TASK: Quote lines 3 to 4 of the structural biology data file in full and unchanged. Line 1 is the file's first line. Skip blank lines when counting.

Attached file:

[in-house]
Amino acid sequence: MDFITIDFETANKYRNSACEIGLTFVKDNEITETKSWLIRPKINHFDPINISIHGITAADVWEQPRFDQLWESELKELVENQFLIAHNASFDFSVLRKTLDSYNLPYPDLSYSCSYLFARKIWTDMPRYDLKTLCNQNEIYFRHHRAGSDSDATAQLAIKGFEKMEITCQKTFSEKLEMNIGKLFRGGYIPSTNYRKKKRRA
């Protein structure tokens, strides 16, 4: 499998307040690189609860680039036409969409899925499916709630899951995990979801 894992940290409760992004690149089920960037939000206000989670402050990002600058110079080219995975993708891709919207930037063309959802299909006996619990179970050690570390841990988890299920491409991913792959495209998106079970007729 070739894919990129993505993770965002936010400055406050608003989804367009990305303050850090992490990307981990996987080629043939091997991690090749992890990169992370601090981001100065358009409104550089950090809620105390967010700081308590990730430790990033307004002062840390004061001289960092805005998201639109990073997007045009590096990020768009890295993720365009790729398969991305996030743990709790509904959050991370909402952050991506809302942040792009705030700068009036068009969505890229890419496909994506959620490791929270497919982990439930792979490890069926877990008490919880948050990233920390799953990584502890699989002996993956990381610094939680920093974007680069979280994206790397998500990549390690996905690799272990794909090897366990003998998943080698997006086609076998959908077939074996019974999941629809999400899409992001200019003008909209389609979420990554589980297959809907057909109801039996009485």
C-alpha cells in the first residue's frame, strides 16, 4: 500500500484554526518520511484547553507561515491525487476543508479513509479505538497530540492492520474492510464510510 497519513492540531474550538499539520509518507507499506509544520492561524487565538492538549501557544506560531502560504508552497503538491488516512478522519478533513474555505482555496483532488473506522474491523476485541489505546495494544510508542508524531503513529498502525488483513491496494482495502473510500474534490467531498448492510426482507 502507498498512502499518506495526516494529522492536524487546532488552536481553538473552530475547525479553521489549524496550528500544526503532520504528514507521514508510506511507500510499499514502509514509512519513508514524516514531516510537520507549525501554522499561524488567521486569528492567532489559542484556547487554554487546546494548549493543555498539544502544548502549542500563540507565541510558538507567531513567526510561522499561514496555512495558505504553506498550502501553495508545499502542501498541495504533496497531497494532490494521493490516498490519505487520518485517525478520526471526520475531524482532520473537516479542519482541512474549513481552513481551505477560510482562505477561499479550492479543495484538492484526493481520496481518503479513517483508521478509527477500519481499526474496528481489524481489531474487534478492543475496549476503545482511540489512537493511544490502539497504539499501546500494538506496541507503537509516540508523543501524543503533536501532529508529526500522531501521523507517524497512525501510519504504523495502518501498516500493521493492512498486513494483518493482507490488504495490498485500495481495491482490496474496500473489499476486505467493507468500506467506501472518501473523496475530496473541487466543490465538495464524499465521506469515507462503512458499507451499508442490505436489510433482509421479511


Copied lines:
């Protein structure tokens, strides 16, 4: 499998307040690189609860680039036409969409899925499916709630899951995990979801 894992940290409760992004690149089920960037939000206000989670402050990002600058110079080219995975993708891709919207930037063309959802299909006996619990179970050690570390841990988890299920491409991913792959495209998106079970007729 070739894919990129993505993770965002936010400055406050608003989804367009990305303050850090992490990307981990996987080629043939091997991690090749992890990169992370601090981001100065358009409104550089950090809620105390967010700081308590990730430790990033307004002062840390004061001289960092805005998201639109990073997007045009590096990020768009890295993720365009790729398969991305996030743990709790509904959050991370909402952050991506809302942040792009705030700068009036068009969505890229890419496909994506959620490791929270497919982990439930792979490890069926877990008490919880948050990233920390799953990584502890699989002996993956990381610094939680920093974007680069979280994206790397998500990549390690996905690799272990794909090897366990003998998943080698997006086609076998959908077939074996019974999941629809999400899409992001200019003008909209389609979420990554589980297959809907057909109801039996009485």
C-alpha cells in the first residue's frame, strides 16, 4: 500500500484554526518520511484547553507561515491525487476543508479513509479505538497530540492492520474492510464510510 497519513492540531474550538499539520509518507507499506509544520492561524487565538492538549501557544506560531502560504508552497503538491488516512478522519478533513474555505482555496483532488473506522474491523476485541489505546495494544510508542508524531503513529498502525488483513491496494482495502473510500474534490467531498448492510426482507 502507498498512502499518506495526516494529522492536524487546532488552536481553538473552530475547525479553521489549524496550528500544526503532520504528514507521514508510506511507500510499499514502509514509512519513508514524516514531516510537520507549525501554522499561524488567521486569528492567532489559542484556547487554554487546546494548549493543555498539544502544548502549542500563540507565541510558538507567531513567526510561522499561514496555512495558505504553506498550502501553495508545499502542501498541495504533496497531497494532490494521493490516498490519505487520518485517525478520526471526520475531524482532520473537516479542519482541512474549513481552513481551505477560510482562505477561499479550492479543495484538492484526493481520496481518503479513517483508521478509527477500519481499526474496528481489524481489531474487534478492543475496549476503545482511540489512537493511544490502539497504539499501546500494538506496541507503537509516540508523543501524543503533536501532529508529526500522531501521523507517524497512525501510519504504523495502518501498516500493521493492512498486513494483518493482507490488504495490498485500495481495491482490496474496500473489499476486505467493507468500506467506501472518501473523496475530496473541487466543490465538495464524499465521506469515507462503512458499507451499508442490505436489510433482509421479511